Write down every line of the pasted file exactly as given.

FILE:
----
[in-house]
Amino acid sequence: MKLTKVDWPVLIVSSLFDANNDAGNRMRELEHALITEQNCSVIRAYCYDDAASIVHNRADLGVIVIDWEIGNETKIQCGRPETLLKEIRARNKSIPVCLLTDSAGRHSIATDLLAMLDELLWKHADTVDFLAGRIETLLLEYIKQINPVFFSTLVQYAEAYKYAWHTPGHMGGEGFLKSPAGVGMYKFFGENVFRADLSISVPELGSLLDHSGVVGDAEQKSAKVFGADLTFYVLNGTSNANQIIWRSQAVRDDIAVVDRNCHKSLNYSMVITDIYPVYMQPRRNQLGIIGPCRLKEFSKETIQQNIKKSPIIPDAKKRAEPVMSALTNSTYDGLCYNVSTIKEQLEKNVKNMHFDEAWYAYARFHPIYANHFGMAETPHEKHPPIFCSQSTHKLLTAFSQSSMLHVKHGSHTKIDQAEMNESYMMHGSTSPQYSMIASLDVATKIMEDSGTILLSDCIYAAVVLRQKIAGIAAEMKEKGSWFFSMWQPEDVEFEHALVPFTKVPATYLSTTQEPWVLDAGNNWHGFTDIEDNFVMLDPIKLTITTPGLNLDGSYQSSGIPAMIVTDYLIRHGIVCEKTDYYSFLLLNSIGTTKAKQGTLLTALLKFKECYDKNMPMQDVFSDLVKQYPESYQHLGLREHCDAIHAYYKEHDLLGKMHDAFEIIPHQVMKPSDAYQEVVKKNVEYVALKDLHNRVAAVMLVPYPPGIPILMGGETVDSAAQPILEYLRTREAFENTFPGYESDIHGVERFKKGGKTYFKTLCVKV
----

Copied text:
[in-house]
Amino acid sequence: MKLTKVDWPVLIVSSLFDANNDAGNRMRELEHALITEQNCSVIRAYCYDDAASIVHNRADLGVIVIDWEIGNETKIQCGRPETLLKEIRARNKSIPVCLLTDSAGRHSIATDLLAMLDELLWKHADTVDFLAGRIETLLLEYIKQINPVFFSTLVQYAEAYKYAWHTPGHMGGEGFLKSPAGVGMYKFFGENVFRADLSISVPELGSLLDHSGVVGDAEQKSAKVFGADLTFYVLNGTSNANQIIWRSQAVRDDIAVVDRNCHKSLNYSMVITDIYPVYMQPRRNQLGIIGPCRLKEFSKETIQQNIKKSPIIPDAKKRAEPVMSALTNSTYDGLCYNVSTIKEQLEKNVKNMHFDEAWYAYARFHPIYANHFGMAETPHEKHPPIFCSQSTHKLLTAFSQSSMLHVKHGSHTKIDQAEMNESYMMHGSTSPQYSMIASLDVATKIMEDSGTILLSDCIYAAVVLRQKIAGIAAEMKEKGSWFFSMWQPEDVEFEHALVPFTKVPATYLSTTQEPWVLDAGNNWHGFTDIEDNFVMLDPIKLTITTPGLNLDGSYQSSGIPAMIVTDYLIRHGIVCEKTDYYSFLLLNSIGTTKAKQGTLLTALLKFKECYDKNMPMQDVFSDLVKQYPESYQHLGLREHCDAIHAYYKEHDLLGKMHDAFEIIPHQVMKPSDAYQEVVKKNVEYVALKDLHNRVAAVMLVPYPPGIPILMGGETVDSAAQPILEYLRTREAFENTFPGYESDIHGVERFKKGGKTYFKTLCVKV